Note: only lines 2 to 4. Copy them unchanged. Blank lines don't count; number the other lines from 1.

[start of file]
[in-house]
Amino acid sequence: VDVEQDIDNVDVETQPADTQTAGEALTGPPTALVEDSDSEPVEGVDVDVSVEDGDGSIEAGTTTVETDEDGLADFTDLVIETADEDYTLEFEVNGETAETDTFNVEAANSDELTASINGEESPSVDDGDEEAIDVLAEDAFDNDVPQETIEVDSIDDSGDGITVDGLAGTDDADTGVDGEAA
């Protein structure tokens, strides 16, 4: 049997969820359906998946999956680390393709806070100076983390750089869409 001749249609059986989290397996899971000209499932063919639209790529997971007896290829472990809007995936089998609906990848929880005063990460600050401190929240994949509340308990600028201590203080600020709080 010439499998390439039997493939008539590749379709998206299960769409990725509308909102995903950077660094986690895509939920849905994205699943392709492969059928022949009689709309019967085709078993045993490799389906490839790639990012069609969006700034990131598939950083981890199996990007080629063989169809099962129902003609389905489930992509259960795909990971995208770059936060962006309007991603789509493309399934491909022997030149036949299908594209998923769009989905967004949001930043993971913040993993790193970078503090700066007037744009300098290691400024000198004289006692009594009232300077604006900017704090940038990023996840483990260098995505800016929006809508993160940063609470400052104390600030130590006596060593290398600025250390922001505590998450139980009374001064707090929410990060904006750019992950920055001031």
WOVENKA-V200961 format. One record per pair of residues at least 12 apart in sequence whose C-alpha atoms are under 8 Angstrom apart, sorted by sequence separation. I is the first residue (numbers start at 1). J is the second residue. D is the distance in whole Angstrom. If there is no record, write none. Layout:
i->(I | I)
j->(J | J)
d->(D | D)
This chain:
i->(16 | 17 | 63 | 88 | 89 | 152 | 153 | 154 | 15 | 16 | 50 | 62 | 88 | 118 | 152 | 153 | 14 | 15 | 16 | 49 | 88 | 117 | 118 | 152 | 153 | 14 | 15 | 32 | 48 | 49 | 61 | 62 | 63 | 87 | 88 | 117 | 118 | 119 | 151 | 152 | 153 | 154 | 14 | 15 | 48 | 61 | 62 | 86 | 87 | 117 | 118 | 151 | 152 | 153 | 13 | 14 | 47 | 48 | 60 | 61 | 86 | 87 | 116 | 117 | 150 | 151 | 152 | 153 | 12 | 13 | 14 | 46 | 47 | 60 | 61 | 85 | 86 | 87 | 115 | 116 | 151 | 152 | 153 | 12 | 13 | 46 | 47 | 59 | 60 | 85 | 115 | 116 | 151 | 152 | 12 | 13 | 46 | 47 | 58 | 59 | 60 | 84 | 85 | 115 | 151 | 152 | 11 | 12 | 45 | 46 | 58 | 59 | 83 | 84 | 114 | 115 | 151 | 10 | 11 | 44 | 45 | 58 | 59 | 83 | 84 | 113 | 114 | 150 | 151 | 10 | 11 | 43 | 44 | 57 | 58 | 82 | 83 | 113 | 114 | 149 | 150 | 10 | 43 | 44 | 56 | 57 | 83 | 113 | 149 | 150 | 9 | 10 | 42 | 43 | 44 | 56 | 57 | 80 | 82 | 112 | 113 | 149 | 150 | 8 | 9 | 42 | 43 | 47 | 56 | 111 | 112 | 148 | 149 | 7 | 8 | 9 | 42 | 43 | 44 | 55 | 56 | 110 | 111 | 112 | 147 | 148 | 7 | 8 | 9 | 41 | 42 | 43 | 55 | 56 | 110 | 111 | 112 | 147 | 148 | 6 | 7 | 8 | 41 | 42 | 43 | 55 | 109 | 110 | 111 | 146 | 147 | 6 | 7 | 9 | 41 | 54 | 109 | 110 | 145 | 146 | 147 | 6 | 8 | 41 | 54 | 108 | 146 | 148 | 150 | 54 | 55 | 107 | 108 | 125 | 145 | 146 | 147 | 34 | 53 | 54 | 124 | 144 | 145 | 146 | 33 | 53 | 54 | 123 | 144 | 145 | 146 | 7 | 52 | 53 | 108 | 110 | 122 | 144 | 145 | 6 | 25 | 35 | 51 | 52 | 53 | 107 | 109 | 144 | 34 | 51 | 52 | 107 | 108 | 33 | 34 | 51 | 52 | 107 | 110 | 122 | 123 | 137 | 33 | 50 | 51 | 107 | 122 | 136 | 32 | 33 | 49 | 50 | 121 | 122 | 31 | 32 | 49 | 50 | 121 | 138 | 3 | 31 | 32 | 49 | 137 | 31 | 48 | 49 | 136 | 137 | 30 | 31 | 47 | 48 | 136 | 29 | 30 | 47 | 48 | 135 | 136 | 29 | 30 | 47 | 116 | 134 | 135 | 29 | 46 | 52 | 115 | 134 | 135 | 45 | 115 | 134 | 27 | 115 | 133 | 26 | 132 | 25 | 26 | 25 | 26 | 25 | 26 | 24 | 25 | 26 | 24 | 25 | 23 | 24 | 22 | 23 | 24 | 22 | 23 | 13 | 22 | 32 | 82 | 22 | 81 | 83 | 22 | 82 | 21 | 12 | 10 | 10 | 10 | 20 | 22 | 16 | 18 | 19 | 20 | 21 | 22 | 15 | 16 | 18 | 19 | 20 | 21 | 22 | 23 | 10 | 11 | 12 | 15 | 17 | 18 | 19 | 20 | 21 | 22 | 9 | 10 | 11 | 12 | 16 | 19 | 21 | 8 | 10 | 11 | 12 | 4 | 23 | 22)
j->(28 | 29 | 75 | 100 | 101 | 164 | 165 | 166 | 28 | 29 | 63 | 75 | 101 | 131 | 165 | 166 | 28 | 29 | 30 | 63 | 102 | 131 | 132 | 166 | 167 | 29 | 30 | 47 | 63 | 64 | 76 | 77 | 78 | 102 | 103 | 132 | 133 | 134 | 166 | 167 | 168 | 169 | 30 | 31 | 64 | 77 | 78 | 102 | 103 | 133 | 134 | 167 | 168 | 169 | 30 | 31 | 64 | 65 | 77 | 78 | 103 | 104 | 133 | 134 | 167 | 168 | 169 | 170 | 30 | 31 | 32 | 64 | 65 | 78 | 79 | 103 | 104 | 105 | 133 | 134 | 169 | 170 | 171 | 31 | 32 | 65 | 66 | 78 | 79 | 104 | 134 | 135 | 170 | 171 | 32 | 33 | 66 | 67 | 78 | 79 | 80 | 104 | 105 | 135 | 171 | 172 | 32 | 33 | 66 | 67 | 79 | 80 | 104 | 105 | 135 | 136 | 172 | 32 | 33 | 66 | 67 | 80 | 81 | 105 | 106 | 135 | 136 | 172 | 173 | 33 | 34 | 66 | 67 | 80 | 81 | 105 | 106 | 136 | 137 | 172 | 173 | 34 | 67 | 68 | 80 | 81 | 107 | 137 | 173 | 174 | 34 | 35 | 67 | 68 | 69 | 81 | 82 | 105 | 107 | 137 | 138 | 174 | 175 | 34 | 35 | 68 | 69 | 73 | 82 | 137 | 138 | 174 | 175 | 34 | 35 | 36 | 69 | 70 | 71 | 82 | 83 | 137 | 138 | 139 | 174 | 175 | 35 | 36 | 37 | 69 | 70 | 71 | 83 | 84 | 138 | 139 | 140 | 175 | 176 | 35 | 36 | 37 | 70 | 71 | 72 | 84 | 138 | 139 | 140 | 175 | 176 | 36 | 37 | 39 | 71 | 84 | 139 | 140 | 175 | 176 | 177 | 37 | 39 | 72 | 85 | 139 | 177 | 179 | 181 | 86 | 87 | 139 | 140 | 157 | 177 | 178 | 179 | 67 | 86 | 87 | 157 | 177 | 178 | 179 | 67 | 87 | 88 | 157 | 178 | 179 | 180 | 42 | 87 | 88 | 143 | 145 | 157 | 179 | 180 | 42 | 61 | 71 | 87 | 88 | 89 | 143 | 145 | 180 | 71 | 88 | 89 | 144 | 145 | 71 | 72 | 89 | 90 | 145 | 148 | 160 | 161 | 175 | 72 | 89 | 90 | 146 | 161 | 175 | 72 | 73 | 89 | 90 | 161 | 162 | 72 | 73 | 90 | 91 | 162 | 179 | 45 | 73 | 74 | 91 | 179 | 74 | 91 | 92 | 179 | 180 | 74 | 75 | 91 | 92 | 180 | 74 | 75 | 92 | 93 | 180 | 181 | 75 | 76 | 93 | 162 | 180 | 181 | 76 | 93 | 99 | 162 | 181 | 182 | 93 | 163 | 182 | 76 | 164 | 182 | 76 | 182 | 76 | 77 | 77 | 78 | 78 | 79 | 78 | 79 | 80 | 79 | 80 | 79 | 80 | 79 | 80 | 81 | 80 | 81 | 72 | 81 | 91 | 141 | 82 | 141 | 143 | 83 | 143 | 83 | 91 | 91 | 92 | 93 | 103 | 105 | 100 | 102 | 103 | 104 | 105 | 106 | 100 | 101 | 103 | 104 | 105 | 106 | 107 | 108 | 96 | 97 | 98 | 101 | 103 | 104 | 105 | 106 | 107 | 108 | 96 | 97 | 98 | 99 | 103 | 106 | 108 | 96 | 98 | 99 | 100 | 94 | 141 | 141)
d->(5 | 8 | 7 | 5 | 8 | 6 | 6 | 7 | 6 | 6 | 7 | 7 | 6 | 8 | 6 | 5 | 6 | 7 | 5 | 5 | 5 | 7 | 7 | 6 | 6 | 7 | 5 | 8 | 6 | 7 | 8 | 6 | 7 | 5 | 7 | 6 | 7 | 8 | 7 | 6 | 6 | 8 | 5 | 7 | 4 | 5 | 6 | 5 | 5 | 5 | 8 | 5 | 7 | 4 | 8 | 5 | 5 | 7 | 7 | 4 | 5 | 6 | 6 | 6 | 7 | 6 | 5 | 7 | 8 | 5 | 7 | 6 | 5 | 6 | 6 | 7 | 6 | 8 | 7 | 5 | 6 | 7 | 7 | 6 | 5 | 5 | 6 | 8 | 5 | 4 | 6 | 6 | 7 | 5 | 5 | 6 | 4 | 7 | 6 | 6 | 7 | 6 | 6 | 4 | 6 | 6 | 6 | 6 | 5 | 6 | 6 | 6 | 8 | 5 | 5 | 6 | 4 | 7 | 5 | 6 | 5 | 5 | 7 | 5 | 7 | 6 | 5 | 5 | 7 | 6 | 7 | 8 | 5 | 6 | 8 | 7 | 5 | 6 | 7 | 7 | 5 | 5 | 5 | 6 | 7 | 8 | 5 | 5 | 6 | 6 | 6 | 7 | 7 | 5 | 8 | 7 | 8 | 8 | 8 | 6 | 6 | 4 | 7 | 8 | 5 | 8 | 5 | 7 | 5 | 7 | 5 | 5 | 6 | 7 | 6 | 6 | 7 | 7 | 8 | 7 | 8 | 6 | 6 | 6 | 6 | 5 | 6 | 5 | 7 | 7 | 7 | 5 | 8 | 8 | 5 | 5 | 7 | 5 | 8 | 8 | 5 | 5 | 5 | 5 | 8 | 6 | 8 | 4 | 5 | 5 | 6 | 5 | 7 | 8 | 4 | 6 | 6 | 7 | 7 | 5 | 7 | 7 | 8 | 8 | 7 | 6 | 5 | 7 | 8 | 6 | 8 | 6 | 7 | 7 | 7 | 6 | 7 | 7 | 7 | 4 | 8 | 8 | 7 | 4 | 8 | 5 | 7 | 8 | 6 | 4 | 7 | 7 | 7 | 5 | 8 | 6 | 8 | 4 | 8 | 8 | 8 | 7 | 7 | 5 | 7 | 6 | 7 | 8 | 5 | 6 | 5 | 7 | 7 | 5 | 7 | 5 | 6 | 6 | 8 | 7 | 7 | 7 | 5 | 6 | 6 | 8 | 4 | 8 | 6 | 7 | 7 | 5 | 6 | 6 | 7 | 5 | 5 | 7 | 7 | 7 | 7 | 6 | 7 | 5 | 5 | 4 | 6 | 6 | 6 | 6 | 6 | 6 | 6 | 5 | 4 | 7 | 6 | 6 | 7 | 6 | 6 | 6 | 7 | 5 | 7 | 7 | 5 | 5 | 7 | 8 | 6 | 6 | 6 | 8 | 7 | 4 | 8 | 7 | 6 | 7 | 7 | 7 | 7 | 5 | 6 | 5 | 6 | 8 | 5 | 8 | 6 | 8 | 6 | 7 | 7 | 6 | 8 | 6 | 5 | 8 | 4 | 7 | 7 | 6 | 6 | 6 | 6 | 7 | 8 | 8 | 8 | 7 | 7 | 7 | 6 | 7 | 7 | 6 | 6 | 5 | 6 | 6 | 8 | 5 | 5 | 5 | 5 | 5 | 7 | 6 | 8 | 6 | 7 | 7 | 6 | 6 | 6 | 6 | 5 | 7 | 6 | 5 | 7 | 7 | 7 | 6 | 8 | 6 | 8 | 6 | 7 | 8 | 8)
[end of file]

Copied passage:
Amino acid sequence: VDVEQDIDNVDVETQPADTQTAGEALTGPPTALVEDSDSEPVEGVDVDVSVEDGDGSIEAGTTTVETDEDGLADFTDLVIETADEDYTLEFEVNGETAETDTFNVEAANSDELTASINGEESPSVDDGDEEAIDVLAEDAFDNDVPQETIEVDSIDDSGDGITVDGLAGTDDADTGVDGEAA
């Protein structure tokens, strides 16, 4: 049997969820359906998946999956680390393709806070100076983390750089869409 001749249609059986989290397996899971000209499932063919639209790529997971007896290829472990809007995936089998609906990848929880005063990460600050401190929240994949509340308990600028201590203080600020709080 010439499998390439039997493939008539590749379709998206299960769409990725509308909102995903950077660094986690895509939920849905994205699943392709492969059928022949009689709309019967085709078993045993490799389906490839790639990012069609969006700034990131598939950083981890199996990007080629063989169809099962129902003609389905489930992509259960795909990971995208770059936060962006309007991603789509493309399934491909022997030149036949299908594209998923769009989905967004949001930043993971913040993993790193970078503090700066007037744009300098290691400024000198004289006692009594009232300077604006900017704090940038990023996840483990260098995505800016929006809508993160940063609470400052104390600030130590006596060593290398600025250390922001505590998450139980009374001064707090929410990060904006750019992950920055001031």
WOVENKA-V200961 format. One record per pair of residues at least 12 apart in sequence whose C-alpha atoms are under 8 Angstrom apart, sorted by sequence separation. I is the first residue (numbers start at 1). J is the second residue. D is the distance in whole Angstrom. If there is no record, write none. Layout: